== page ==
Costa Rica road trip: Arenal Volcano Region
The volcano was inactive for more than 400 years. In 1968 it violently erupted, killing 87 people and destroying 3 small villages. From 1968 until 2010 the volcano remained active, drawing many visitors to view the spectacle. From 2010 until now, Arenal Volcano has been resting, reducing the amount of visitors to the site.
Convinced that the region still had much to offer, my husband and I continued our Costa Rica road trip and made our way up route 142 toward Lake Arenal. The lake covers approximately 33 sq miles with a depth of 100 – 200 feet. With absolutely spectacular views, it lists with me as one of the top 10 most beautiful sites I have ever seen.
At the point where this photo was taken two climate zones collide. Intense 50 mph winds nearly knocked me over while I attempted to capture the vast scene. We could hear the hallow roar of hurricane strength winds from the car.
Continuing to wind slowly up the mountain and around the lake we passed at least two more climate zones with different ecosystems. Ranches and farms intermixed with dense jungle foliage. At two places the road had been washed out by the rains.
We happened upon a group of coiti. (We called them road monkeys.) They busily foraged as I took their picture while the car was still moving. Don’t feed the coiti signs alongside the road told me they are a common sight here. I never knew these little guys existed.
Arriving at our destination just before sunset, I ran around the grounds of Arenal Paraiso Resort taking pictures. The sights were so fabulous, so lush, so surreal. Little did I know that this was the last opportunity I would have to capture these images.
The next morning the rain began. Rain…downpour…deluge…rain…repeat…for days. Most of the time clouds cover the top of the volcano, but now we were covered in thick cloud ourselves. Did the sun disappear a week ago and we didn’t know it? I know this is a rain forest, but this much rain?? Extremely oppressive, it felt as if we were being lowered down on the food chain and soon the jungle would pick us off.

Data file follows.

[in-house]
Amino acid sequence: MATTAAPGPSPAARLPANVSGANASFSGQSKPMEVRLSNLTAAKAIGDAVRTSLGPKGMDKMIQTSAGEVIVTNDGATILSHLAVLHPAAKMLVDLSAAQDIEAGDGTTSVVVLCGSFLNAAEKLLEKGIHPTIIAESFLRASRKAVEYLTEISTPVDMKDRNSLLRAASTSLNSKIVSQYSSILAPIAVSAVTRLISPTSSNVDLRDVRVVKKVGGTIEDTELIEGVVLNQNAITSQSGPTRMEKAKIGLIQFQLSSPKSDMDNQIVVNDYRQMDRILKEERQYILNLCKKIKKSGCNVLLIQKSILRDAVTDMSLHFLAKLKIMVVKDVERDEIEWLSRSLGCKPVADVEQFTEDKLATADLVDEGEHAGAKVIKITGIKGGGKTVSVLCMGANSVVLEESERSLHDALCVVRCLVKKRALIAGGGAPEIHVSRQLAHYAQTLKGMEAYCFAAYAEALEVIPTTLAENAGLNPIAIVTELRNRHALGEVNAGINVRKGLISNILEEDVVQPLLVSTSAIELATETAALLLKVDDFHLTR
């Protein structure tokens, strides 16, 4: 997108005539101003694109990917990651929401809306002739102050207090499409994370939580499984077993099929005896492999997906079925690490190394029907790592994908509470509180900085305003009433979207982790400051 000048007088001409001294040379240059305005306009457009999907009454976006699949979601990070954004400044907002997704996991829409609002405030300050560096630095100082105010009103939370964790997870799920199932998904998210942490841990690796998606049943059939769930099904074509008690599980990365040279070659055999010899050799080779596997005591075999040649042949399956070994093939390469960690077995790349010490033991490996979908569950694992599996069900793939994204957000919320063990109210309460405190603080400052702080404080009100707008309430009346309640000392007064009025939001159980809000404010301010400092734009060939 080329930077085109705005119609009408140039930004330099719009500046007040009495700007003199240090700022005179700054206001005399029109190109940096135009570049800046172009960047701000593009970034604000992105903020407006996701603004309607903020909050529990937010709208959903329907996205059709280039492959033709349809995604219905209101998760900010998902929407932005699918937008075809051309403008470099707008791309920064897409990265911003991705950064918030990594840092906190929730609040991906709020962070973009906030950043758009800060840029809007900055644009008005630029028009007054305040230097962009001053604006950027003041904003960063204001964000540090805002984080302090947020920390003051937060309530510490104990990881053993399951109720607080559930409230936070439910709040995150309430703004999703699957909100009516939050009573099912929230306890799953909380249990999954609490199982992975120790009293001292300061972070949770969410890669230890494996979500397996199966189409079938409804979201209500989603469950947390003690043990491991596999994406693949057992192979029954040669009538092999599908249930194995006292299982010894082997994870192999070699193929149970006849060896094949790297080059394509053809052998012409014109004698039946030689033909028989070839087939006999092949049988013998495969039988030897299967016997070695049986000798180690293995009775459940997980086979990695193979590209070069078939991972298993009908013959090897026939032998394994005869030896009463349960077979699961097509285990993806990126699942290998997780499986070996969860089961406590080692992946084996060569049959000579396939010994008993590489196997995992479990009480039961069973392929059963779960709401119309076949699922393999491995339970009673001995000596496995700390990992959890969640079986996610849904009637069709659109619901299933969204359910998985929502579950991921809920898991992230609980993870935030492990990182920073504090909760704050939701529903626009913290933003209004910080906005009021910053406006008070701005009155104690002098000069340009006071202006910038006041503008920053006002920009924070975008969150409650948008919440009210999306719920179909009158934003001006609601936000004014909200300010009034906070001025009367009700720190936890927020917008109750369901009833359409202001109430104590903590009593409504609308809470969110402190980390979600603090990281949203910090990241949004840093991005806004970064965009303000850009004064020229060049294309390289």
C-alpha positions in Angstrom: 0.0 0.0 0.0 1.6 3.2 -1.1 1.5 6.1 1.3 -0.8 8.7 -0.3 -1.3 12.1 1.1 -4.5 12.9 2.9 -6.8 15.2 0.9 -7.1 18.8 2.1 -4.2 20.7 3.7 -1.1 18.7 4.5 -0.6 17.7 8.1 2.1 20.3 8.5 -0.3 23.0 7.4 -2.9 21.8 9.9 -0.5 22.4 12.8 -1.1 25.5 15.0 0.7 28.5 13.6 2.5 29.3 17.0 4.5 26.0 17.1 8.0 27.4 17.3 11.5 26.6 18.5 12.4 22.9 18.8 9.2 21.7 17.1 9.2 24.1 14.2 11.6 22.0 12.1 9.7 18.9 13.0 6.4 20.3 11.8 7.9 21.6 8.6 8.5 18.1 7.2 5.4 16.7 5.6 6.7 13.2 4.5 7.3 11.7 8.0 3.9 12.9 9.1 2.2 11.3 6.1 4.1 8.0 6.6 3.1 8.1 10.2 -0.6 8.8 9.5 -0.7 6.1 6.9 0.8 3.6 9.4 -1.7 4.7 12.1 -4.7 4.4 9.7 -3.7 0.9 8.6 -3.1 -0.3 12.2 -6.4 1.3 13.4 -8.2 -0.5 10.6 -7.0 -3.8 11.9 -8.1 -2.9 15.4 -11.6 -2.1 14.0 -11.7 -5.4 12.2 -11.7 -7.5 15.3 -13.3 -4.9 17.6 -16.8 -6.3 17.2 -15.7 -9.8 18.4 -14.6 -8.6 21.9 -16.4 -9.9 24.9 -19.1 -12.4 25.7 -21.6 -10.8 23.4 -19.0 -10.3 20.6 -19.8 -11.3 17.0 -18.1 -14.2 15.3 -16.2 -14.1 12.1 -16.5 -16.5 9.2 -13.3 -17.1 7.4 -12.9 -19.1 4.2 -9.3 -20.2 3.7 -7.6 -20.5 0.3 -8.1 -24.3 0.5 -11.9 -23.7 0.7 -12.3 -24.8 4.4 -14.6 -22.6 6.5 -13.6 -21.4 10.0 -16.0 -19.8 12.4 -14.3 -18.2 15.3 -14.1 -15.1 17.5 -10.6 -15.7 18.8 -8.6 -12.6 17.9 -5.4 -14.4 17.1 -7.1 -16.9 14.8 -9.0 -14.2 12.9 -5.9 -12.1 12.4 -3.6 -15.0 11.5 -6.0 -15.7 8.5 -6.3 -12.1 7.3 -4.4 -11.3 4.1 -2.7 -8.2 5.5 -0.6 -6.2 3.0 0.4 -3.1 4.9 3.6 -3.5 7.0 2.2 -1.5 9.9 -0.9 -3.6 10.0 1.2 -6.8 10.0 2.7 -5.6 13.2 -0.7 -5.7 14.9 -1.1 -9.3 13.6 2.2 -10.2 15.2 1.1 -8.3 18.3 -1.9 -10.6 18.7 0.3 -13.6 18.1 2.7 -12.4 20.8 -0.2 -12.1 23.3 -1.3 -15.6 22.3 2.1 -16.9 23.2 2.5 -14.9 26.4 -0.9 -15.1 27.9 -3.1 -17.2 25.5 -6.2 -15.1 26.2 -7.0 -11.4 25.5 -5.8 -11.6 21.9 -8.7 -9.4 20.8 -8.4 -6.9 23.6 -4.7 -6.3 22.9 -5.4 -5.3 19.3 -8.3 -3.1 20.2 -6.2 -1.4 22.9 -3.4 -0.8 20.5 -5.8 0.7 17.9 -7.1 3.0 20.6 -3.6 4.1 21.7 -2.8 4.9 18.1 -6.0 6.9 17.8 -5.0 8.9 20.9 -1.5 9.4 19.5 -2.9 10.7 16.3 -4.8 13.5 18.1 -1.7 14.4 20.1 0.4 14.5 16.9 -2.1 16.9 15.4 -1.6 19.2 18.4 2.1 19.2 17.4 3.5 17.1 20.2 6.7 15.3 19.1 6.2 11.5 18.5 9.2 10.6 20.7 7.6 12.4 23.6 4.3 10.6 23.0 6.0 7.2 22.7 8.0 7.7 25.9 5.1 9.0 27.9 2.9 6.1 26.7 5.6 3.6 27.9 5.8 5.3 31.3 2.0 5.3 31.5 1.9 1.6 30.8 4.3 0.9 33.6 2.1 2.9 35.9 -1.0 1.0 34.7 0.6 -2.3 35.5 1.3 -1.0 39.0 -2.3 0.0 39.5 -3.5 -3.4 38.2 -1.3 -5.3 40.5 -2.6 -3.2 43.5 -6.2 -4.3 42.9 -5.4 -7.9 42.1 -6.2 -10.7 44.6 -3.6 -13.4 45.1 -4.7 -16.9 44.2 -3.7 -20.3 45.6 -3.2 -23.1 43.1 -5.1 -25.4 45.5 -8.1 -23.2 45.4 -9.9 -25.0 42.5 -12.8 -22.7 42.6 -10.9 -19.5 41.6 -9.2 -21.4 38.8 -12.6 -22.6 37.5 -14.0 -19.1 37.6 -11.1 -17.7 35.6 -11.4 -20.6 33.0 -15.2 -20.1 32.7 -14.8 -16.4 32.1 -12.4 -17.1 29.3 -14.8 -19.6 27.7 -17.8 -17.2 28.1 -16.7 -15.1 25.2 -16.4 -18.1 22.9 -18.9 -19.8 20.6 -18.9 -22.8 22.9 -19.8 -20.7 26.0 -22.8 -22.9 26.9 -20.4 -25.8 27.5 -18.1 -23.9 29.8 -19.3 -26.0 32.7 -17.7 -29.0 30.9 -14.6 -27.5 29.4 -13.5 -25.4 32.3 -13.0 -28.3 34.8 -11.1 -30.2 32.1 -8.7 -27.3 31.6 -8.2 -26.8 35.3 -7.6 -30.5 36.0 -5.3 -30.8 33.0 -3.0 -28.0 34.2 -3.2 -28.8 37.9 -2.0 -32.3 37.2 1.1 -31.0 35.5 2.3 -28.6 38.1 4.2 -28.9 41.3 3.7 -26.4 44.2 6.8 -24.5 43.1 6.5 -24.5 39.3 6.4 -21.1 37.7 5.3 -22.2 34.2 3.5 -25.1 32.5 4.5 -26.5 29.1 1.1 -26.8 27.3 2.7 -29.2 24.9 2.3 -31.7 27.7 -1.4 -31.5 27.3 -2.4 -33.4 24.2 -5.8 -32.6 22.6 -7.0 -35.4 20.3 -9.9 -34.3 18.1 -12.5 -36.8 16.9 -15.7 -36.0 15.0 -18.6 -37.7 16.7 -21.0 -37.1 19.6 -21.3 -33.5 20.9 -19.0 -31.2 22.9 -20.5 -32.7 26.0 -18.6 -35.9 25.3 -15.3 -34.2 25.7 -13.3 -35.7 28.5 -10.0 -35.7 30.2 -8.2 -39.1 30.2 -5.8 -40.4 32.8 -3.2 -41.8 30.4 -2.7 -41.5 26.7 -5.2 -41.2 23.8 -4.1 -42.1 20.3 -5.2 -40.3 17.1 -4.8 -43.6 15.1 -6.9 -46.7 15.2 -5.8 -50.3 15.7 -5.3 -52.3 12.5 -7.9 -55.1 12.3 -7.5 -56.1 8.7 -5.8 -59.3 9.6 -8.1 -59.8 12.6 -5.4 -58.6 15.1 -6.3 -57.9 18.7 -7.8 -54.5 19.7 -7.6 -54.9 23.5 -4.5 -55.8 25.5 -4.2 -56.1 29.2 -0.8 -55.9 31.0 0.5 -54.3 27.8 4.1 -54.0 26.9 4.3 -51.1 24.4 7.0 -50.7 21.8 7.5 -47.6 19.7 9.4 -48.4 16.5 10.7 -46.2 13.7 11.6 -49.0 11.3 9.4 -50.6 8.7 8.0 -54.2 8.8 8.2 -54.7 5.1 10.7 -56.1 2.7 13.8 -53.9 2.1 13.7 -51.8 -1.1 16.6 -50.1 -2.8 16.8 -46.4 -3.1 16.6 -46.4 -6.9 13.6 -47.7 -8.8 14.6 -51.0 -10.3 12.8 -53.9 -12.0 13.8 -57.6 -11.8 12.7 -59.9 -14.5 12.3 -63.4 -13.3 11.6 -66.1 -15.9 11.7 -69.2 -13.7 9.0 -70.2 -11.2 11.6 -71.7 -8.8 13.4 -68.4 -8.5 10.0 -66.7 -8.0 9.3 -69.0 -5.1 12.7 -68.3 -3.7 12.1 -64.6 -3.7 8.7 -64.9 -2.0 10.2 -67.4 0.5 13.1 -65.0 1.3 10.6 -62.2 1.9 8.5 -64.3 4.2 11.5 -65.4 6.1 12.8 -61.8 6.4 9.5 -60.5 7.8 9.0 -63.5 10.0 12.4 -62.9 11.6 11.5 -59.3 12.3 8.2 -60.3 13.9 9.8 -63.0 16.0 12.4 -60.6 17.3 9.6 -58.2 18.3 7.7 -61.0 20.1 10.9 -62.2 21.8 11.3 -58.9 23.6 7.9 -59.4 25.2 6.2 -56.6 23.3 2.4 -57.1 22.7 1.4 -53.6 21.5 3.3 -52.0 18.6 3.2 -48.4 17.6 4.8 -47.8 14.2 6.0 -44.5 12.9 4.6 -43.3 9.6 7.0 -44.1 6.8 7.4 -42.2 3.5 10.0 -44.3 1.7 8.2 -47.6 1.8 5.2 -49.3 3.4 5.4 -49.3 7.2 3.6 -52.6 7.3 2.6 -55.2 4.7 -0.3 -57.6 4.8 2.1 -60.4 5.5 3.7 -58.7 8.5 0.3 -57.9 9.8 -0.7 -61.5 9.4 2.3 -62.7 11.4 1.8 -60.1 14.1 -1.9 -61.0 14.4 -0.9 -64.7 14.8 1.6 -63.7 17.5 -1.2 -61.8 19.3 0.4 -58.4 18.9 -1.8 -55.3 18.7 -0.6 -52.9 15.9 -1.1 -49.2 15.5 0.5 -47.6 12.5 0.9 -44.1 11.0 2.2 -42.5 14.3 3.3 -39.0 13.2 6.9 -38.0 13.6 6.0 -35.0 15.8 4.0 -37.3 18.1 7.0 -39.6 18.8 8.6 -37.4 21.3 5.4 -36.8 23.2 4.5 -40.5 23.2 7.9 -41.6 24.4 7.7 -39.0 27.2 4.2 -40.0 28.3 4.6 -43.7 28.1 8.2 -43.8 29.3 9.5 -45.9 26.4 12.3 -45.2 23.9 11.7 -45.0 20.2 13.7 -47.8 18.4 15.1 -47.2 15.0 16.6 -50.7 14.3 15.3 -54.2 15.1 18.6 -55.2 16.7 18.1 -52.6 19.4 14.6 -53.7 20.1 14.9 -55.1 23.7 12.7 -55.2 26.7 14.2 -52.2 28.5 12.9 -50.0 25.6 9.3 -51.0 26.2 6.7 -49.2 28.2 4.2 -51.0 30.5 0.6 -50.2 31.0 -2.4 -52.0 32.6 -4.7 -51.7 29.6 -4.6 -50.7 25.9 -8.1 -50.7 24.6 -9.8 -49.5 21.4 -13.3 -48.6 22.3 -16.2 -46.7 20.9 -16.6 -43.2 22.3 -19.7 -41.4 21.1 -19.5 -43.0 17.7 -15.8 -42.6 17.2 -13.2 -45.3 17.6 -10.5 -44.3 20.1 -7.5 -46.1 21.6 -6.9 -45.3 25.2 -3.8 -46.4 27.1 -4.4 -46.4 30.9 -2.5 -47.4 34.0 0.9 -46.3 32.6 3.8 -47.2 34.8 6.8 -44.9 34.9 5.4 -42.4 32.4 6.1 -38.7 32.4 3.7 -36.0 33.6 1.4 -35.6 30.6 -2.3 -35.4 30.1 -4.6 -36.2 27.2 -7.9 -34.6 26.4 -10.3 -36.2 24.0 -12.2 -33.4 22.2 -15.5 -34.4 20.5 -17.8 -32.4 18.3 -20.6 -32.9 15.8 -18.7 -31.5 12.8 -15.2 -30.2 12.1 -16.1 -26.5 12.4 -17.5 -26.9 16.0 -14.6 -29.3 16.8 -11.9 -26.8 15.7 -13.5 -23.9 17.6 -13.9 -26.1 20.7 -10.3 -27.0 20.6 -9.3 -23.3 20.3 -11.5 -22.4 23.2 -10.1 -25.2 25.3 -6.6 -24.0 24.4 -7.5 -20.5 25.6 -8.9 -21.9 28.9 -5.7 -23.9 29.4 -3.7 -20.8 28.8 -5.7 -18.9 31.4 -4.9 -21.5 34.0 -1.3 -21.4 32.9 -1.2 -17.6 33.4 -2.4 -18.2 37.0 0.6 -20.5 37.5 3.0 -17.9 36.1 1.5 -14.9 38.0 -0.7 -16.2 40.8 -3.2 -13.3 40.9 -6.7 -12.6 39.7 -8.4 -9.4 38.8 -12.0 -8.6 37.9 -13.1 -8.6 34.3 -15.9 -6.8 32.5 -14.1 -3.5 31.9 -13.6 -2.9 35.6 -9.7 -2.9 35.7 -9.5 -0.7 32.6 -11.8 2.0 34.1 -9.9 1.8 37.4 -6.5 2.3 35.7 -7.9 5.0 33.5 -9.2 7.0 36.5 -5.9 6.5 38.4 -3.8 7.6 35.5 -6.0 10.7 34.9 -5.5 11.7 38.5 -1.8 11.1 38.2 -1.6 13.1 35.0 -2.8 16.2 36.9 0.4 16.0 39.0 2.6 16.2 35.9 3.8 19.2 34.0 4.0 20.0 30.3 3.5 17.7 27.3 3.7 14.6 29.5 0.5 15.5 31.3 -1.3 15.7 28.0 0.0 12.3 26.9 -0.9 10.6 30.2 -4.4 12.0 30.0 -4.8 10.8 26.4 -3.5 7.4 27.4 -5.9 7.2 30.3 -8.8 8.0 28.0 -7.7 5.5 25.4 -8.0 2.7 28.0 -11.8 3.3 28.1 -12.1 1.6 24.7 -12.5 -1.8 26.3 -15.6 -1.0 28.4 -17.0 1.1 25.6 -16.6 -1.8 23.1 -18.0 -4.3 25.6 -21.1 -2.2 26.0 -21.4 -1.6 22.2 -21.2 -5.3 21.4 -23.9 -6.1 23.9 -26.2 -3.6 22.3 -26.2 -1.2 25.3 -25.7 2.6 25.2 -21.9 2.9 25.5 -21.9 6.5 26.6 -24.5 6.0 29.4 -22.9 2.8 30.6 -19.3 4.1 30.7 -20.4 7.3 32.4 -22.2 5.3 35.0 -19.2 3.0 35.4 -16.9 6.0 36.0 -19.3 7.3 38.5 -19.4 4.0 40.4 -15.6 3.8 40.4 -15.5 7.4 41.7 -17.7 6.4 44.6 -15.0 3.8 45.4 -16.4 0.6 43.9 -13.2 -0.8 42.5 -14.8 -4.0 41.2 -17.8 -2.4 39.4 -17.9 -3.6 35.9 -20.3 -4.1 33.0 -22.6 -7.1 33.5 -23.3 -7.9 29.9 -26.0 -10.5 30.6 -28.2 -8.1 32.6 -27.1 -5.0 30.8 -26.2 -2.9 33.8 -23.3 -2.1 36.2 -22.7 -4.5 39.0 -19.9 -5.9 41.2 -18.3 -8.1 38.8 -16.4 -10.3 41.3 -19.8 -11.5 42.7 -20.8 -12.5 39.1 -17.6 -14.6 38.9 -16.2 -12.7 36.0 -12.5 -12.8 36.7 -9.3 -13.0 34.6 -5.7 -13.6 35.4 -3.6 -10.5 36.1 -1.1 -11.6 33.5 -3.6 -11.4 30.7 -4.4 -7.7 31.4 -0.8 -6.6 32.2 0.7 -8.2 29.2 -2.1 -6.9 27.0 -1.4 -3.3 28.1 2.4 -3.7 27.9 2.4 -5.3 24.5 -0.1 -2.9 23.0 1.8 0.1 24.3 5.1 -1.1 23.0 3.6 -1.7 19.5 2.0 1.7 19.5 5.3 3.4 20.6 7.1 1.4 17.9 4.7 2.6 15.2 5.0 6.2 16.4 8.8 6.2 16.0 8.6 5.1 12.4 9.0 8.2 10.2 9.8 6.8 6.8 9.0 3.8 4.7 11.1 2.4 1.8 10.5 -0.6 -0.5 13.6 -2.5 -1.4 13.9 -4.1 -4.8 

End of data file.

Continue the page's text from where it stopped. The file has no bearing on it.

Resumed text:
Searching for comfort we sought out a coffee house in La Fortuna.
Down to Earth Coffee came as a welcome respite. “Do you want my suggestion?” asked Matias. We took his advise and ordered his coffee banana shake and a cortado.
I slurped down the shake like there was no tomorrow. Keith savored the cortado. He wanted something with a kick, 4 days later he still felt the buzz.
Matias is the Master Yoda of coffee. He owns the Down to Earth coffee plantation in Costa Rica. His coffee is the most expensive in the country, rightfully so. (At $15 a pound, I felt it was a reasonable price.) It is unmistakably gourmet coffee. Grown at an altitude of 4700 to 6000 feet, the climate produces what is know as Strictly Hard Bean coffee (SHB). The Dota Tarrazu Valley produces coffee that has been certified over and over as the best in the world. Read more about Down to Earth Coffee on their website. You’ll want to join their coffee club. Proceeds from coffee sales benefit 4 different Costa Rican foundations.
We said our goodbyes to Master Matias feeling fully satisfied we had experienced the Arenal Volcano area to the best of our abilities.
On the way back down the mountain an additional road had been washed out. Grasses on the steep hills alongside the road were completely flattened by rain.
We wanted just one more day in the sun. Coco Beach fit the bill. It was the perfect end to our Costa Rica road trip.
For more on Coco Beach read my post ‘The Ultimate Road Trip: Costa Rica’s North Coast.’